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Pw

is the shear reinforcement ratio

Asw

is the area of shear reinforcement within a length s

s

is the spacing of the shear reinforcement

bw

is the breadth of the web or minimum width of the member over the effective depth

a

is the angle between the shear reinforcement and the main steel (i.e. for vertical stirrups a = 90° and sin a = 1)

(6) It should be noted that there are particular risks of large cracks occurring at sections where there are sudden changes of stress, e.g.

— at changes of section

— near concentrated loads

— sections where bars are curtailed

— areas of high bond stress, particularly at the ends of laps

Care should be taken at such sections to minimise the stress changes wherever possible. However, the rules for crack control given above will normally ensure adequate control at these points provided the rules for detailing reinforcement given in chapter 5 are complied with.

4.4.2.4 Calculation of crack widths

P(1) The design crack width may be obtained from the relation:

where wk is the design crack width srm is the average final crack spacing

(sm is the mean strain allowing under the relevant combination of loads for the effects of tension stiffening, shrinkage, etc.

" is a coefficient relating the average crack width to the design value

(2) The values of " in Equation (4.80) may be taken as:

" =1.7 for load induced cracking and for restraint cracking in sections with a minimum dimension in excess of 800 mm.

= 1.3 for restraint cracking in sections with a minimum dimension depth, breadth or thickness, whichever is the lesser) of 300 mm or less.

values for intermediate section sizes may be interpolated.

(sm may be calculated from the relation:

where:

Bs is the stress in the tension reinforcement calculated on the basis of a cracked section

Bsr is the stress in the tension reinforcement calculated on the basis of a cracked section under the loading conditions causing first cracking.

"1 is a coefficient which takes account of the bond properties of the bars

= 1.0 for high bond bars

= 0.5 for plain bars

"2 is a coefficient which takes account of the duration of the loading or of repeated loading = 1.0 for a single, short term loading

= 0.5 for a sustained load or for many cycles of repeated loading. For members subjected only to intrinsic imposed deformations, Bs may be taken as equal to Bsr

(3) The average final crack spacing for members subjected dominantly to flexure or tension can be calculated from the equation:

where 0

ki is the bar size in mm. Where a mixture of bar sizes is used in a section, an average bar size may be used.

is a coefficient which takes account of the bond properties of the bars; k1 = 0.8 for high bond bars and 1.6 for plain bars. In the case of imposed deformations, k1 should be replaced by k1 • k, with k being in accordance with 4.4.2.2(3). k2 is a coefficient which takes account of the form of the strain distribution = 0.5 for bending and 1.0 for pure tension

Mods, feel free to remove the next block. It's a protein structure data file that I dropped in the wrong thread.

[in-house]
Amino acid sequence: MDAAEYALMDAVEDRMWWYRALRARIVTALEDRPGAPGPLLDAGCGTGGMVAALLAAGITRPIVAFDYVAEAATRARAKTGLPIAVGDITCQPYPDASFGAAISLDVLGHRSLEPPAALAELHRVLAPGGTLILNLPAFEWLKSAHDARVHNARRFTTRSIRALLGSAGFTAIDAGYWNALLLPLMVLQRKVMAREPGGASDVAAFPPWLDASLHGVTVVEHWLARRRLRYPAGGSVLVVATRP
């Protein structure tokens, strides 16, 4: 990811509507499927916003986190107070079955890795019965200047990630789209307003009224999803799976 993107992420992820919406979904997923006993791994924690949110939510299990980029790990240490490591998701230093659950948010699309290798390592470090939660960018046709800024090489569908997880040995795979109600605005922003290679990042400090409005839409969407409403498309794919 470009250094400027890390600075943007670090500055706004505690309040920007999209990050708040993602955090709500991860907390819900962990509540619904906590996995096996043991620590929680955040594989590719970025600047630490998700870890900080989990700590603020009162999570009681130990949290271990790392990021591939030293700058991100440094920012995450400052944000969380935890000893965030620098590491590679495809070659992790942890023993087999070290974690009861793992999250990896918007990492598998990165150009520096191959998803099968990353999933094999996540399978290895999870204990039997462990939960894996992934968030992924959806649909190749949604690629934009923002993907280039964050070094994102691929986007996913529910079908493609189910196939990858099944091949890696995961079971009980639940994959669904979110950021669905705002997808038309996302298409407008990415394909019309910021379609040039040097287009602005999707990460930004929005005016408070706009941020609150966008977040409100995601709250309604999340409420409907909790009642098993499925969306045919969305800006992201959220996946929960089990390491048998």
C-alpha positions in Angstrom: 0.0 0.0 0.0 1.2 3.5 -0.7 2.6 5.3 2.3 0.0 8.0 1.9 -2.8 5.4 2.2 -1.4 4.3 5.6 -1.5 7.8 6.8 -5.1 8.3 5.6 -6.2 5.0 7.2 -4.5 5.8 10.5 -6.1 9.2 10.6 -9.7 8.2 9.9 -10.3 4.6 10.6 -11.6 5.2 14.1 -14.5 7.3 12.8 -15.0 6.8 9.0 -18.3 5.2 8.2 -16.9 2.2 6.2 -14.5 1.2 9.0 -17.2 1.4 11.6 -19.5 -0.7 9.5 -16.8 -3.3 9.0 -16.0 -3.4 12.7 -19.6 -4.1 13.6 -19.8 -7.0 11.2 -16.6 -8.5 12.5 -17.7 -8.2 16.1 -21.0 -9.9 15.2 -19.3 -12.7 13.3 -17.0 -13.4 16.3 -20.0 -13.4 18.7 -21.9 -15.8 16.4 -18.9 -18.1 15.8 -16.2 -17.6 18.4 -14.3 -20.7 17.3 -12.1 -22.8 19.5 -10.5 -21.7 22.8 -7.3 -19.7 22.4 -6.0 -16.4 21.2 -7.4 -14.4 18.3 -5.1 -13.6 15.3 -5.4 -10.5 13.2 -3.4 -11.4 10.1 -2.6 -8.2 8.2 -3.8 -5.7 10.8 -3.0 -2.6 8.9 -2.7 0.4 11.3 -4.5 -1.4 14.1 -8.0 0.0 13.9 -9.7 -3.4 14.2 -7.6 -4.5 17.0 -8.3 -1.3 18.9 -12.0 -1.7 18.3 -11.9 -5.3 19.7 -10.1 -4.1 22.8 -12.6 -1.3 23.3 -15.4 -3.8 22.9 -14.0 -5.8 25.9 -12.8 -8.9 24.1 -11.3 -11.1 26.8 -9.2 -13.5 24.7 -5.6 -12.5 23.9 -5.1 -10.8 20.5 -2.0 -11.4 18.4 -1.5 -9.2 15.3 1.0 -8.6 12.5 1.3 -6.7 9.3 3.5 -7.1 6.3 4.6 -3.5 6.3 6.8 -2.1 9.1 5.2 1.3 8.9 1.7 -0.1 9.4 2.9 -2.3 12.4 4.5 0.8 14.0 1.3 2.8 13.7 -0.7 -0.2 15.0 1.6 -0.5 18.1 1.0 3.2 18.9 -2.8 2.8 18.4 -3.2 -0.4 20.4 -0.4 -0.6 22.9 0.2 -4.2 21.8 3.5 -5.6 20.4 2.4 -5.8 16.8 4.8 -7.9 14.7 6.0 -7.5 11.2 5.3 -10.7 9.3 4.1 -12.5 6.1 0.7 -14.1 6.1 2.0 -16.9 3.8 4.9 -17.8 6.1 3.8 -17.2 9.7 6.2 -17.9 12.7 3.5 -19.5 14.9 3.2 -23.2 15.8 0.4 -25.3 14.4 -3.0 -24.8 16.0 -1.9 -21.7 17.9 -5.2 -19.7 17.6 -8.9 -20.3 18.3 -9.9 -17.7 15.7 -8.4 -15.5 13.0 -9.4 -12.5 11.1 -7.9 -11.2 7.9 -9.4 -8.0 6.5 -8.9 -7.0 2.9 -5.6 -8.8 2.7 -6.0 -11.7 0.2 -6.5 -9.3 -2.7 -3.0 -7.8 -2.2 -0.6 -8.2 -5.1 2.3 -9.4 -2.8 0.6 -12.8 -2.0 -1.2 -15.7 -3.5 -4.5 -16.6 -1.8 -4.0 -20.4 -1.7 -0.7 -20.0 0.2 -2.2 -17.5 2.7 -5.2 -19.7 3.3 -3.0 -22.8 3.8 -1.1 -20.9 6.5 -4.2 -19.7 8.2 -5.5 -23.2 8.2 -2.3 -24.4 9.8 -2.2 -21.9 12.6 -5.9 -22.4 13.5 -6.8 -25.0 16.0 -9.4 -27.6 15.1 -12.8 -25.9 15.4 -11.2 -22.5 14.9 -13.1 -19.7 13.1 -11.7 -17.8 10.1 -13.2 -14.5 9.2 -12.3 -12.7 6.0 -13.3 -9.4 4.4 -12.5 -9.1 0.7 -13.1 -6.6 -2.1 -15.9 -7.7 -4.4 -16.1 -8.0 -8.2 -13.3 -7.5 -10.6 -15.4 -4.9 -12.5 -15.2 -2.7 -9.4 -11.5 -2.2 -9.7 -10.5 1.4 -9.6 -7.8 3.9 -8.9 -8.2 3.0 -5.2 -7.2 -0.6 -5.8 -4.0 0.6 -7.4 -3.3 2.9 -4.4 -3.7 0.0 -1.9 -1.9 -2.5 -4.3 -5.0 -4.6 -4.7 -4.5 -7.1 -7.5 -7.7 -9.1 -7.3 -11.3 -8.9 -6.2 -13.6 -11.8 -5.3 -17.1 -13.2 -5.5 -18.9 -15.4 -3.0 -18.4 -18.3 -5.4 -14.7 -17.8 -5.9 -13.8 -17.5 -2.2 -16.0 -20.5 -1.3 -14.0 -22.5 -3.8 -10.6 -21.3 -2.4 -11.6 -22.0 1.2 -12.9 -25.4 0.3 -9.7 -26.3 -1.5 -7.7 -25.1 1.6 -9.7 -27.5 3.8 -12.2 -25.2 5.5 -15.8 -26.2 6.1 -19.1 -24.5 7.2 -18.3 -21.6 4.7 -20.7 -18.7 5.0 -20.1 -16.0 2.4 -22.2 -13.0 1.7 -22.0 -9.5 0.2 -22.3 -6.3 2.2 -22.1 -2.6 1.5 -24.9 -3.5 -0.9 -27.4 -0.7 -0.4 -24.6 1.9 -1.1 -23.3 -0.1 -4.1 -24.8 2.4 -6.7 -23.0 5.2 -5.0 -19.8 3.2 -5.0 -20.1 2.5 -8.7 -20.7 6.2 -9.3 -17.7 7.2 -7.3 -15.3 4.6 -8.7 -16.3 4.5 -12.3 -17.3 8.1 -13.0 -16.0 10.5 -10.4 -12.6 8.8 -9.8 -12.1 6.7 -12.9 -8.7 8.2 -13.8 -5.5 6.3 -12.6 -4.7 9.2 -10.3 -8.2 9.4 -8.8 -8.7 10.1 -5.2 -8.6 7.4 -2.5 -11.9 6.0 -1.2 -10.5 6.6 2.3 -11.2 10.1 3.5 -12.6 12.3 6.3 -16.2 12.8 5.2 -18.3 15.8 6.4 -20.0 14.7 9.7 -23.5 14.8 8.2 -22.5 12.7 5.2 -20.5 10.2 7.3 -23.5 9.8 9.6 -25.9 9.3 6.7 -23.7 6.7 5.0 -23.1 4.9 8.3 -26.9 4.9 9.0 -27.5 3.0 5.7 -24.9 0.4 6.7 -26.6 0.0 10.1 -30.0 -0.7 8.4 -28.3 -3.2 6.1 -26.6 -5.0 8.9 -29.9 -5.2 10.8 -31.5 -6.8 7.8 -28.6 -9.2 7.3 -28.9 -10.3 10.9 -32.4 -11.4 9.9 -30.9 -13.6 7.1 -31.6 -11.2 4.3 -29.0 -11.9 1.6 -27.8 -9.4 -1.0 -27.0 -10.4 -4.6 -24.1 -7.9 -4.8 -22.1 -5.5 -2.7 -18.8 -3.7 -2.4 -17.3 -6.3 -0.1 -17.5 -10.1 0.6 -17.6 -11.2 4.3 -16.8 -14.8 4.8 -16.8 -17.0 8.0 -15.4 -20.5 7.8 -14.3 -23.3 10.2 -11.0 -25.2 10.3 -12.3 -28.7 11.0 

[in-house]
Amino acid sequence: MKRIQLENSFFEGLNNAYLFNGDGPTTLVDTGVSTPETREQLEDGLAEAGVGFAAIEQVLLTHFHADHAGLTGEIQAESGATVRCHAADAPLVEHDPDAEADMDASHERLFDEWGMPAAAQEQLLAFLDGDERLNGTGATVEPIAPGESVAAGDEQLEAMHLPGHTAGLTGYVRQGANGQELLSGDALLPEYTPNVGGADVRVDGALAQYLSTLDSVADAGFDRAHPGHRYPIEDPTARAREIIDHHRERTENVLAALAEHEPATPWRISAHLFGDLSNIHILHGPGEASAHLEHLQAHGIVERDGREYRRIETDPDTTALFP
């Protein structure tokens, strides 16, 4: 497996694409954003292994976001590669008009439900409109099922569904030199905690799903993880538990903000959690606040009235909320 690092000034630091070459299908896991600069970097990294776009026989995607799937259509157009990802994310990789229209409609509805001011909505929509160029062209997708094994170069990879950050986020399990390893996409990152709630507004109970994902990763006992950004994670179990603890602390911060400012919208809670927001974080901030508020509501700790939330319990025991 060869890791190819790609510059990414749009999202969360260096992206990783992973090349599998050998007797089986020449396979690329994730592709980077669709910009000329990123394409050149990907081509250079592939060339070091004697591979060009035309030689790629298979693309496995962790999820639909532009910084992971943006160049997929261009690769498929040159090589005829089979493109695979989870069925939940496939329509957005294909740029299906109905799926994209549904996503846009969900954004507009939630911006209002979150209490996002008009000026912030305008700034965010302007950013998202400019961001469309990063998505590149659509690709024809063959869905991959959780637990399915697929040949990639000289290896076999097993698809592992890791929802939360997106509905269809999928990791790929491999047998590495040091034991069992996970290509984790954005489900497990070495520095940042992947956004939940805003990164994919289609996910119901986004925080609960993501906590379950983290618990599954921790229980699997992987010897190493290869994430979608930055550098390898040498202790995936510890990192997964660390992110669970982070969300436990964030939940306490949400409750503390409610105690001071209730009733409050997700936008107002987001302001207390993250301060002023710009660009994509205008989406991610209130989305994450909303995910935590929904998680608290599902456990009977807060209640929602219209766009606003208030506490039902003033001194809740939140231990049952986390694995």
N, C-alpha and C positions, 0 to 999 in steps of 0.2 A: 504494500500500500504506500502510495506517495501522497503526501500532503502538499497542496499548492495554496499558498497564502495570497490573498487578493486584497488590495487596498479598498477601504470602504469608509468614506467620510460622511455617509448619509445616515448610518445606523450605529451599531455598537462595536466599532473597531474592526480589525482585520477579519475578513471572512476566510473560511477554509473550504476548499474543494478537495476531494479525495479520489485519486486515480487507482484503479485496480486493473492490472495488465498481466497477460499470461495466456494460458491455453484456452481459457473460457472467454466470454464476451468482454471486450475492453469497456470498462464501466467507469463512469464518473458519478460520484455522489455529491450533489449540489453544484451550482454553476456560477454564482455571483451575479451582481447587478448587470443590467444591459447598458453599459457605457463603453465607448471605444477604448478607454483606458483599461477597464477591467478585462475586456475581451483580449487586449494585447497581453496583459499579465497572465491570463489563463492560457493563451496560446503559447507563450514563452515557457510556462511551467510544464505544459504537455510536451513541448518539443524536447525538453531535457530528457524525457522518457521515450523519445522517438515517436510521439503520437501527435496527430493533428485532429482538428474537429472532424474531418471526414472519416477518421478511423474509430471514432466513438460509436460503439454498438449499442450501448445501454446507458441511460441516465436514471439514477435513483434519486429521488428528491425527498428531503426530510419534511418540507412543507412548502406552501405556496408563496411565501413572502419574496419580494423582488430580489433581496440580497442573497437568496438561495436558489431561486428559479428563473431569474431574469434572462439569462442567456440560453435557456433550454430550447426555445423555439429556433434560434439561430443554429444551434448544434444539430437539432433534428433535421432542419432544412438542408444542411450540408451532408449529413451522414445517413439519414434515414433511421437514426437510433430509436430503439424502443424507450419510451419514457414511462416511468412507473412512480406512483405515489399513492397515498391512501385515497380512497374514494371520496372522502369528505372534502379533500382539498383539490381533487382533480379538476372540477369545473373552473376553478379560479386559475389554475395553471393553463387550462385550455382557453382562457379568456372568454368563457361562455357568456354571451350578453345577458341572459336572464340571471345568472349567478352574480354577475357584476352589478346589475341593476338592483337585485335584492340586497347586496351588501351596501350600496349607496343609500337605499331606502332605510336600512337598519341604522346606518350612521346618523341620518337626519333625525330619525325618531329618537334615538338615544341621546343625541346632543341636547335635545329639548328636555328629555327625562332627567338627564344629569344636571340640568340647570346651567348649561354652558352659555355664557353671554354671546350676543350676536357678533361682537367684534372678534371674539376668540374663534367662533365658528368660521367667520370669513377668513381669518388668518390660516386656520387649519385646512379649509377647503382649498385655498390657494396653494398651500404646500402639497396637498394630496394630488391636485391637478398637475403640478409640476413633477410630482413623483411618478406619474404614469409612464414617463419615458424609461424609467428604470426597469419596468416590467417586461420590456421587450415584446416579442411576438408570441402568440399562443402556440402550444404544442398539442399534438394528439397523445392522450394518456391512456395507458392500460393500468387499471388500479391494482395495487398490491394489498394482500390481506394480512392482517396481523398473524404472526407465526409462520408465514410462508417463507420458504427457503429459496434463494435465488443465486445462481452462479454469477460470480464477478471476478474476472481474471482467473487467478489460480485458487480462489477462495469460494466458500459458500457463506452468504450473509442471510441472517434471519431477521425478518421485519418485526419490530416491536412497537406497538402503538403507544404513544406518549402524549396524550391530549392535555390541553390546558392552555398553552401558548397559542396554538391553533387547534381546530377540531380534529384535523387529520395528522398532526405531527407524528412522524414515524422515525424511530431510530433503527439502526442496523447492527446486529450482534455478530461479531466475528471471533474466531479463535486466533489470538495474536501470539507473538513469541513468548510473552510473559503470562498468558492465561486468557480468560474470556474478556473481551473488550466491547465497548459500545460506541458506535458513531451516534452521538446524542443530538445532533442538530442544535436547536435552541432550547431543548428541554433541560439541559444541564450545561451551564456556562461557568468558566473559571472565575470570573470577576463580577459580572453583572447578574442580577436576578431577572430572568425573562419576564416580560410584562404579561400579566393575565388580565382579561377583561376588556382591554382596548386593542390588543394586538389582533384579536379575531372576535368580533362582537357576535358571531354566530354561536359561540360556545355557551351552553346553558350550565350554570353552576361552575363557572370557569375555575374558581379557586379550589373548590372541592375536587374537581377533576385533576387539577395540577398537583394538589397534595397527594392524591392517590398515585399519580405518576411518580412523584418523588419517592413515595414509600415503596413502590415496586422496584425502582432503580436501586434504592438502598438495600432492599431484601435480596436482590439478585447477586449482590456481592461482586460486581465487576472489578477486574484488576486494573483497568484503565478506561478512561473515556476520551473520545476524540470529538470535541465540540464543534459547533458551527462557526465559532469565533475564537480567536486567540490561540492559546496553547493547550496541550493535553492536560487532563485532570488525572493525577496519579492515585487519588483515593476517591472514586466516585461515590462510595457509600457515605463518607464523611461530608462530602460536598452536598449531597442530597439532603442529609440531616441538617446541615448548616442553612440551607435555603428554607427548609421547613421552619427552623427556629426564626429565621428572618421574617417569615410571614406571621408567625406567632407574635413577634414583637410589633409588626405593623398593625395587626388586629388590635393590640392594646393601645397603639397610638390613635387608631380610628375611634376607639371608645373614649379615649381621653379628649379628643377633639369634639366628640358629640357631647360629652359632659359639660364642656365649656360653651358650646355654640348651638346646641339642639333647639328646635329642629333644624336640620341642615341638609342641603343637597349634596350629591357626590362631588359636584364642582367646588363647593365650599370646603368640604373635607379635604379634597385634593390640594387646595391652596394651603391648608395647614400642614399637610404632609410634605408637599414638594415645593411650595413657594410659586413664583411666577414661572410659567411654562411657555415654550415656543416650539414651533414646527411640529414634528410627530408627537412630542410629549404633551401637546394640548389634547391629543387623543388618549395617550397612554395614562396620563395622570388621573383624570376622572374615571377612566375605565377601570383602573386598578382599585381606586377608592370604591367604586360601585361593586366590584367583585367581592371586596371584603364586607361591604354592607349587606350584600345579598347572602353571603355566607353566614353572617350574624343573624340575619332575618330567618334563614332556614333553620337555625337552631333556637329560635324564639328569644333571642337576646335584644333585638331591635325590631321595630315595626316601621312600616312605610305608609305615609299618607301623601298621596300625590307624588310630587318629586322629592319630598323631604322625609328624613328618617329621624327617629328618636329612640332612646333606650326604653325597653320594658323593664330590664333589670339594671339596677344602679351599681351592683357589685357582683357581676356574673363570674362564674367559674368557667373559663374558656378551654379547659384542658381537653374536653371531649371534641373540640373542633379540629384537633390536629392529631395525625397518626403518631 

For cases of eccentric tension or for local areas, intermediate values of k2 should be used which can be calculated from the relation:

where (1 is the greater and (2 the lesser tensile strain at the boundaries of the section considered, assessed on the basis of a cracked section.

pr is the effective reinforcement ratio, As/Aceff, where As is the area of reinforcement contained within the effective tension area, Ac.eff.

The effective tension area is generally the area of concrete surrounding the tension reinforcement of depth equal to 2.5 times the distance from the tension face of the section to the centroid of the reinforcement. (See Figure 4.33). For slabs or for prestressed members where the depth of the tension zone may be small, the height of the effective area should not be taken as greater than (h - x)/3.

The resulting value of srm will be in mm.

(4) Prestressing tendons may be taken into account in the calculation of crack spacings within a 300 mm square area surrounding the tendon provided allowance is made for bond behaviour of the tendons. Appropriate values for k1 for particular tendons should be obtained from tests but, in the absence of better information, a value of 2.0 may be taken. Where a mixture of tendons and ordinary reinforcement are present, k^ in Equation (4.82) may be replaced by C k^/n where C k^ is the sum of the diameter of all bars and tendons within the area considered, each multiplied by its appropriate bond coefficient, and n is the total number of bars and tendons.

(5) Where cracks form at a significant angle (> 15°) to the direction of the reinforcement in members reinforced in two orthogonal directions then the crack spacing may be calculated from Equation (4.83) below.

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